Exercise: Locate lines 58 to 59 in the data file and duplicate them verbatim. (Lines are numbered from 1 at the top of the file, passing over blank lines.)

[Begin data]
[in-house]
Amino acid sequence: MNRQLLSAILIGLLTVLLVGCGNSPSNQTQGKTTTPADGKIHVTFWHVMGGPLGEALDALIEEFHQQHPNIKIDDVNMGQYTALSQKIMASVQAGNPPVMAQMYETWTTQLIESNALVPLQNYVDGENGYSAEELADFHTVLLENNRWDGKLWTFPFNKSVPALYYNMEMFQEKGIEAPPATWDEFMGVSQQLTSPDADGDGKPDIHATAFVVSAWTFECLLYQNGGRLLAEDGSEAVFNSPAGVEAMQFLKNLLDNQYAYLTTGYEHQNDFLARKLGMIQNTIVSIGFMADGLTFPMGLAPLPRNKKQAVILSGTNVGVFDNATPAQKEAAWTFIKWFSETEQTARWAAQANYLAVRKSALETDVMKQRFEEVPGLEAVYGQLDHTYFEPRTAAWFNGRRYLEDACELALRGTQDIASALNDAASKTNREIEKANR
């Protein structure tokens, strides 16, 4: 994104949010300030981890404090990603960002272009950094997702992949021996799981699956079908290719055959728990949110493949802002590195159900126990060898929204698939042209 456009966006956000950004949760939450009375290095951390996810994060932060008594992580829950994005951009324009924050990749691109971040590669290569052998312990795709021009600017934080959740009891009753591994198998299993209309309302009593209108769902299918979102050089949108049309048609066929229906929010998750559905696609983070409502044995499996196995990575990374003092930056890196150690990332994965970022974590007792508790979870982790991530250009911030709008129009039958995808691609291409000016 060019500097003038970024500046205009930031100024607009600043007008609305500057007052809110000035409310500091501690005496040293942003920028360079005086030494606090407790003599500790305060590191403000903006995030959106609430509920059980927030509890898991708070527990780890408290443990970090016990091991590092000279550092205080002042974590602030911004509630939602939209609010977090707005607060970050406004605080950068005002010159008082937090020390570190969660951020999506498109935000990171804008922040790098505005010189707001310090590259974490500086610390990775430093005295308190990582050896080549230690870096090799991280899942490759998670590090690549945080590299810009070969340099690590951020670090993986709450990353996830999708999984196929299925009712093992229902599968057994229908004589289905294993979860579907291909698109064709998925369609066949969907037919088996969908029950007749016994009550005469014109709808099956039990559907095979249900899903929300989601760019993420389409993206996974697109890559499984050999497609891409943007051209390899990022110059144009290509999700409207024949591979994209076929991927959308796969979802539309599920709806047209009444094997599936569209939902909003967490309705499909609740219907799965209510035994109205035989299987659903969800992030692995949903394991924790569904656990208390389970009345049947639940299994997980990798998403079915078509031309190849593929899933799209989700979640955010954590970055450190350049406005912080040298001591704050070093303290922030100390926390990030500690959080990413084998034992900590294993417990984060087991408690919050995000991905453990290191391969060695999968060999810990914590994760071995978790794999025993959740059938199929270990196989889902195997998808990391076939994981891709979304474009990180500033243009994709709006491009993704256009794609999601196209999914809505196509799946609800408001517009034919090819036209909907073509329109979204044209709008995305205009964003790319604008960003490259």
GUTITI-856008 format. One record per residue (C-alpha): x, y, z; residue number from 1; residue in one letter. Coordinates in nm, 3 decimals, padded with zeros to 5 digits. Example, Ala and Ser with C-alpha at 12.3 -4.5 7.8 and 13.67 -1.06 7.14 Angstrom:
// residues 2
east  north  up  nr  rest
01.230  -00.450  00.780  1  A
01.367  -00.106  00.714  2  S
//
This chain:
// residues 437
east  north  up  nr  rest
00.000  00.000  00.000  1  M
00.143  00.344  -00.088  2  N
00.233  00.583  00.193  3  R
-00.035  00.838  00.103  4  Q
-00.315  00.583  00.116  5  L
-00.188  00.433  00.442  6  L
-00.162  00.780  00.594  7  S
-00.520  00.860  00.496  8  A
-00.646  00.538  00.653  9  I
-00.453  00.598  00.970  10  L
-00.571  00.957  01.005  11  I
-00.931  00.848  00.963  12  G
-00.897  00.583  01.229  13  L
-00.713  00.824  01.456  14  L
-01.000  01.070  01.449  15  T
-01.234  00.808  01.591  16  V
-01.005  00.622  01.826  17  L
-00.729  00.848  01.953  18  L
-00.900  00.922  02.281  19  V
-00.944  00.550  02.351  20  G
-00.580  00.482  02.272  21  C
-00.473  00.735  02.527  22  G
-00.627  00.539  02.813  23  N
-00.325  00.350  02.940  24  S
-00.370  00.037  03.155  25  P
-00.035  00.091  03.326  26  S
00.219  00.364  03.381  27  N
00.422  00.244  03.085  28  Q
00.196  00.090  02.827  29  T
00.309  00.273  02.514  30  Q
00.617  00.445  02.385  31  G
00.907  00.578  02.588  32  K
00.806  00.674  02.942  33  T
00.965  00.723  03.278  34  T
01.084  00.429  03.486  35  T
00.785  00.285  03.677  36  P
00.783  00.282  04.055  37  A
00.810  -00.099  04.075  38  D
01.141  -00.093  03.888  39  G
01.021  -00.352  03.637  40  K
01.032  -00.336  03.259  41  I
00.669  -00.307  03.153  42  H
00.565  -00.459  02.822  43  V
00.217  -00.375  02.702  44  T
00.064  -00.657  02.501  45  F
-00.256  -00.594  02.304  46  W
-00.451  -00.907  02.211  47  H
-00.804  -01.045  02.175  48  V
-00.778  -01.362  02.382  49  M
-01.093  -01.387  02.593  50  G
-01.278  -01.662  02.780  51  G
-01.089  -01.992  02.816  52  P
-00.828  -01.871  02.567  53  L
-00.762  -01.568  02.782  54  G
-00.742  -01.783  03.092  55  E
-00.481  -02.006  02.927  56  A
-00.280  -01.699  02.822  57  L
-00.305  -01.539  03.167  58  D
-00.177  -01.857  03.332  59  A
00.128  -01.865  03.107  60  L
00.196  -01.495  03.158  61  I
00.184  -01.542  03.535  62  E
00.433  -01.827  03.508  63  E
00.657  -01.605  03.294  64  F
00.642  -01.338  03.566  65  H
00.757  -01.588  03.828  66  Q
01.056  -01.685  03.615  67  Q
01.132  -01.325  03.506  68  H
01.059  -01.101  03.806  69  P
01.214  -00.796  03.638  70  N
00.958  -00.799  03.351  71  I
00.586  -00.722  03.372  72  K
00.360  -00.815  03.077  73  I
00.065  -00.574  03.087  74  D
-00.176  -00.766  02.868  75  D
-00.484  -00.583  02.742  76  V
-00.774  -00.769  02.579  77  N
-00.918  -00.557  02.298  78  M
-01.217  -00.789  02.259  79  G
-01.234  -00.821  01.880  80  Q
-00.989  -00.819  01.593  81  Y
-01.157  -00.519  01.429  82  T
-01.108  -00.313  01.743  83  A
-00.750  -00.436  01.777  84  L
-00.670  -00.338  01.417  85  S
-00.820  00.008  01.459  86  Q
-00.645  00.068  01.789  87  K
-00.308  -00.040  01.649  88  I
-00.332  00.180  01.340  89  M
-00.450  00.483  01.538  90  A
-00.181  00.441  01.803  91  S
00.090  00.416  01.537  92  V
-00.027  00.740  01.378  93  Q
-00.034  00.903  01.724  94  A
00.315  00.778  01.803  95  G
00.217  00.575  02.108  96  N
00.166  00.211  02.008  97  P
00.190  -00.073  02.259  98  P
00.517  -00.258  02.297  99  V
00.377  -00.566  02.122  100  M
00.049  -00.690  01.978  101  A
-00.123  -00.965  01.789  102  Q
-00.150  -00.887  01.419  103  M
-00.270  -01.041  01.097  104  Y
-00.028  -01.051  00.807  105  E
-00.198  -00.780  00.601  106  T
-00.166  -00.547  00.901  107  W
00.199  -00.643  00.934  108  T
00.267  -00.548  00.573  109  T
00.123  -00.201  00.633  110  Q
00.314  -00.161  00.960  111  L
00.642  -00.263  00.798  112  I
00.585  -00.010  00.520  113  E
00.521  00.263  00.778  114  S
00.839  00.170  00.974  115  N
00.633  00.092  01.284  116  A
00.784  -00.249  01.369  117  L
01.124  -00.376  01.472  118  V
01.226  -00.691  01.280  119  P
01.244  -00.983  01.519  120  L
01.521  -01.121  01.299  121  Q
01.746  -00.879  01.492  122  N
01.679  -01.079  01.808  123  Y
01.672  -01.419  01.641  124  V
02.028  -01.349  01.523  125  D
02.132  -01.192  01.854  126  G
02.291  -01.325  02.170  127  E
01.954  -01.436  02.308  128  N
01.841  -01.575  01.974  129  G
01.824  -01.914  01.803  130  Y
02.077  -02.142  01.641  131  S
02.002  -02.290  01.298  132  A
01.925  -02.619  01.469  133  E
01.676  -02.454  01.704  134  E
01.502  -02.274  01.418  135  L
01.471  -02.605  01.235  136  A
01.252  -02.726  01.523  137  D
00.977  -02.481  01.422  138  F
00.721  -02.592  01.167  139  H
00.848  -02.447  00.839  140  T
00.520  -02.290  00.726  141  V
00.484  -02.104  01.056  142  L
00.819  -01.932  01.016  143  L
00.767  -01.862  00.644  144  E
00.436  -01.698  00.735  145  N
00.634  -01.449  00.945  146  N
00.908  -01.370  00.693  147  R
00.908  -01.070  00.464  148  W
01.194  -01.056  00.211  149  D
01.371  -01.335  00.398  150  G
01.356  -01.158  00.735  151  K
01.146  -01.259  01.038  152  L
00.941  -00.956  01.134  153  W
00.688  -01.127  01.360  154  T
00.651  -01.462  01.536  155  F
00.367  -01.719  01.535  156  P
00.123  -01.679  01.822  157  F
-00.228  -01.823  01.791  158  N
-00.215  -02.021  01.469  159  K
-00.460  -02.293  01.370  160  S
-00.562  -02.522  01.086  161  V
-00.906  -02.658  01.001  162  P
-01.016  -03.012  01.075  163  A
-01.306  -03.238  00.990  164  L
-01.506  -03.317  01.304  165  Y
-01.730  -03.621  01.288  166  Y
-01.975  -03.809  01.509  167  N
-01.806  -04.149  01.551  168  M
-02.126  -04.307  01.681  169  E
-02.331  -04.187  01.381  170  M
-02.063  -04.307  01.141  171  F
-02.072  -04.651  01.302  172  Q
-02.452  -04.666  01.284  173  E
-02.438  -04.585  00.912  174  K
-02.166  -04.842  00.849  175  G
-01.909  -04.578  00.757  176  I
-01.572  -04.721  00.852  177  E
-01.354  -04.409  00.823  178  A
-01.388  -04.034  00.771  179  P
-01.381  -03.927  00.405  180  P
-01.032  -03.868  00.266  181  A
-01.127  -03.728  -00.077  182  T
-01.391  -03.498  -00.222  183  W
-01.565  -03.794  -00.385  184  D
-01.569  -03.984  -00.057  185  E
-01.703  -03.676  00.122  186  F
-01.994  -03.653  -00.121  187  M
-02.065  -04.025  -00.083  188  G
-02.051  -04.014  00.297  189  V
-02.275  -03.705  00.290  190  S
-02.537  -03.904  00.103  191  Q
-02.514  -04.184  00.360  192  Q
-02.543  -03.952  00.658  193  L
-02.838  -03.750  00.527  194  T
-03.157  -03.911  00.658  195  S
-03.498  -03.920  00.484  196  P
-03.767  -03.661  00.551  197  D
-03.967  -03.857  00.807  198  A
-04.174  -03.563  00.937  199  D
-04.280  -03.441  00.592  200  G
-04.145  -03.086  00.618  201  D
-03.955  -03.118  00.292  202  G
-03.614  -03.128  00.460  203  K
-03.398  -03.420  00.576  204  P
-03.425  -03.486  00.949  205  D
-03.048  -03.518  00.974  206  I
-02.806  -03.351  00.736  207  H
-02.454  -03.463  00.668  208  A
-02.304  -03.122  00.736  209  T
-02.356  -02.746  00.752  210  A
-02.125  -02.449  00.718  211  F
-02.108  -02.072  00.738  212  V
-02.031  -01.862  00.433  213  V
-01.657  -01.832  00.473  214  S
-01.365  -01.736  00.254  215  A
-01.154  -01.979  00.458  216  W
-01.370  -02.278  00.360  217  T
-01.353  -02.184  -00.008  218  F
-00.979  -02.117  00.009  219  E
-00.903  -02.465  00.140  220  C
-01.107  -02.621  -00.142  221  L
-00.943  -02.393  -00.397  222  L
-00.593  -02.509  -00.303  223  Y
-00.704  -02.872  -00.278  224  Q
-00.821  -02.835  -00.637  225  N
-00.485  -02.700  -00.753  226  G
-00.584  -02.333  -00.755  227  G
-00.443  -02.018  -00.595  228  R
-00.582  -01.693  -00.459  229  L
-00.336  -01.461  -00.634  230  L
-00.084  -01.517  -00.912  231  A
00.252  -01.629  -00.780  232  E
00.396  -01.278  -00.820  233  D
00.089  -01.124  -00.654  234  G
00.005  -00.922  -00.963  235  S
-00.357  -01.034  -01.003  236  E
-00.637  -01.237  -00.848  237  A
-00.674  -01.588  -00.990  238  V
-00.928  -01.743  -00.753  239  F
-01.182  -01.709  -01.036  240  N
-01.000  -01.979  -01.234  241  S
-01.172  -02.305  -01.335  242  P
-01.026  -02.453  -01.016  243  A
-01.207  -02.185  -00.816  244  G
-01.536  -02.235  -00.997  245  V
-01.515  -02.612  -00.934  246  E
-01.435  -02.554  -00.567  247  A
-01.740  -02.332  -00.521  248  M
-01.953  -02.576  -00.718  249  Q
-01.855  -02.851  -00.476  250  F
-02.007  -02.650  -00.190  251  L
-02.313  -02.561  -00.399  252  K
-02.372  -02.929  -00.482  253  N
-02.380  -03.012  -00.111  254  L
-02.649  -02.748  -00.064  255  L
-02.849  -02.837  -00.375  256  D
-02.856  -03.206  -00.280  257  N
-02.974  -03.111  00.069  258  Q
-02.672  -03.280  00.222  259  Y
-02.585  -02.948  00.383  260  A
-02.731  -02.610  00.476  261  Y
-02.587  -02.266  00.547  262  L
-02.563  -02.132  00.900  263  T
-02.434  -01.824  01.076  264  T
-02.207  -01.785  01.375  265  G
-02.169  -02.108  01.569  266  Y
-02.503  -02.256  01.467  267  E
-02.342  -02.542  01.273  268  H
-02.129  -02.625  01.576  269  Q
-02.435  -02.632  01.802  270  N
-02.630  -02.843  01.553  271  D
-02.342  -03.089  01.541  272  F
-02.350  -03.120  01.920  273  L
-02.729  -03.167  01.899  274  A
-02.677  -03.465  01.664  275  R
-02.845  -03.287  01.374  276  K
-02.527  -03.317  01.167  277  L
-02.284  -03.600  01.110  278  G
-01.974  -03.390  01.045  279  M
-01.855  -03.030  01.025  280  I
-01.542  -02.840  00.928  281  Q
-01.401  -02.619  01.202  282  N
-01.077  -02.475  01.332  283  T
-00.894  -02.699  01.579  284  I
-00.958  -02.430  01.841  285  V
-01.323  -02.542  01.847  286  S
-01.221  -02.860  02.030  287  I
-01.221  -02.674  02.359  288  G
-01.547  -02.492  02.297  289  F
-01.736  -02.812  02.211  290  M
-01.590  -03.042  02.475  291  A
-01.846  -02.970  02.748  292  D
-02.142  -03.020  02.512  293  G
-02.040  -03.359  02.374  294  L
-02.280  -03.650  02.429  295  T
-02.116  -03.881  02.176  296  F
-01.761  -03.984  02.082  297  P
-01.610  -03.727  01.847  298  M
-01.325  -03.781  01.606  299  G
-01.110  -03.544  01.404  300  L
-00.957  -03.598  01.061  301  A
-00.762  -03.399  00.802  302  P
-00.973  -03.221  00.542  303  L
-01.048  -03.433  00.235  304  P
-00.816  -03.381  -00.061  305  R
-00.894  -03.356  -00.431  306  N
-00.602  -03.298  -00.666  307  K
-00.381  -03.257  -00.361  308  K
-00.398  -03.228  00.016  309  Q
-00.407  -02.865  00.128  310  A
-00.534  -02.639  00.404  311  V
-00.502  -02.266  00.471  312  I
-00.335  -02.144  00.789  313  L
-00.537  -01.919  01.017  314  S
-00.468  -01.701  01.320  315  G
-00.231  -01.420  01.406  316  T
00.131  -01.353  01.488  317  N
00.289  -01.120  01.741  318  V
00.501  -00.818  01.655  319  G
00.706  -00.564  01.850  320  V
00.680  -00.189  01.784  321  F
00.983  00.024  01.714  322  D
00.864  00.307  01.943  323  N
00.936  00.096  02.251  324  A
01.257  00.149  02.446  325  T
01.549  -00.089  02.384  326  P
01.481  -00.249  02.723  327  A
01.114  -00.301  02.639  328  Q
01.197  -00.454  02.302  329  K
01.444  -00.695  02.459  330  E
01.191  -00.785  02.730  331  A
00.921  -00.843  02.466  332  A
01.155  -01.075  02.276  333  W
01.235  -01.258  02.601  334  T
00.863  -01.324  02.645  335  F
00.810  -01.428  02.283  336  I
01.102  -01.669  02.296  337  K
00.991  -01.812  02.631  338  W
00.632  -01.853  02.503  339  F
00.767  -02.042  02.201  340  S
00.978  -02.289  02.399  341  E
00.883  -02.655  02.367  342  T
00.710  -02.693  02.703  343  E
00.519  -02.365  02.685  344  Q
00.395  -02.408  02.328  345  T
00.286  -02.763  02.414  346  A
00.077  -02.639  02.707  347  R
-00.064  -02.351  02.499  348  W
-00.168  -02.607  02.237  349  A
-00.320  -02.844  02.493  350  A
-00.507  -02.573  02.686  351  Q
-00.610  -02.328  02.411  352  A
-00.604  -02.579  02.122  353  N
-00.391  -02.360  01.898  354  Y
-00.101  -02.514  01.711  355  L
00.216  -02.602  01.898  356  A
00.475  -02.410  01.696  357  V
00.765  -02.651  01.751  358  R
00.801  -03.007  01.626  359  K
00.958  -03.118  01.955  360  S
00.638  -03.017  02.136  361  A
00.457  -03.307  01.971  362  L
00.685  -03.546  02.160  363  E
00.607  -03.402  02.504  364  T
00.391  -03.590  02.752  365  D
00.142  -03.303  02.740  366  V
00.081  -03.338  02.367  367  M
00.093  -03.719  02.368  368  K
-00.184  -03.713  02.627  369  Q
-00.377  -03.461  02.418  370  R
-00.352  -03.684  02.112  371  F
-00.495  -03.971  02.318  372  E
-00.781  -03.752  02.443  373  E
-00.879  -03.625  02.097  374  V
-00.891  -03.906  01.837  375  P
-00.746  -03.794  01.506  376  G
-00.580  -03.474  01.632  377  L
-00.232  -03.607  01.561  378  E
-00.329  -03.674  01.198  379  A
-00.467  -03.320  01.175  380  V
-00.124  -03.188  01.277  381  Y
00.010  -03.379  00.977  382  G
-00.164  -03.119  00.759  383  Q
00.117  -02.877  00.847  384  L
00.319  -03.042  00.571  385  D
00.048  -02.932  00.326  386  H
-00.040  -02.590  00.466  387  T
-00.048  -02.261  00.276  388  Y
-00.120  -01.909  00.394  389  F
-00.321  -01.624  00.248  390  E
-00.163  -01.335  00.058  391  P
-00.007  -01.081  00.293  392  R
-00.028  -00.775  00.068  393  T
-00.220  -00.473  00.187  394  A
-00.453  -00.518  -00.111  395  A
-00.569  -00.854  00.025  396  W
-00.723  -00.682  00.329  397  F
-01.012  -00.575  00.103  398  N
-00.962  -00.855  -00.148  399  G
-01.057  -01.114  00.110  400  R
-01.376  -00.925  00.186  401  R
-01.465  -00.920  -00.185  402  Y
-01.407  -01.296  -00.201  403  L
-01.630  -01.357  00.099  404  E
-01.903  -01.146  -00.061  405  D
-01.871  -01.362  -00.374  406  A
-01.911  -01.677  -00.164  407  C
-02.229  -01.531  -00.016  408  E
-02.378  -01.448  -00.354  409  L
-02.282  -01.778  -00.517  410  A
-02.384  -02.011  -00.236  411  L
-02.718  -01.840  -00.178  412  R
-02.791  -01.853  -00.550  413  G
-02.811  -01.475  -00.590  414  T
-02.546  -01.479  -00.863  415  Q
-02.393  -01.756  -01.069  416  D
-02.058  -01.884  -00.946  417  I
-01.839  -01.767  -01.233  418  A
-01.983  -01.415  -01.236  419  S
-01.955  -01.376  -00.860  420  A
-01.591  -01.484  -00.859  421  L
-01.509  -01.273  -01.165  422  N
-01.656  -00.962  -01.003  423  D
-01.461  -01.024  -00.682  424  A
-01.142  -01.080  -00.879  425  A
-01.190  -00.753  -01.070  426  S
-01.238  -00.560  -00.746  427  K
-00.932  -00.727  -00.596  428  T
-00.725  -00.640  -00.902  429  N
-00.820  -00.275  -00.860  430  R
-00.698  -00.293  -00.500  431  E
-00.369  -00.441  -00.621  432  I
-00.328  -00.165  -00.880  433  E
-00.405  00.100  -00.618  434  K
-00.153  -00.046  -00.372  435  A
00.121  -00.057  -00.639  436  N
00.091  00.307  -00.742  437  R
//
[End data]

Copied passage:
-00.256  -00.594  02.304  46  W
-00.451  -00.907  02.211  47  H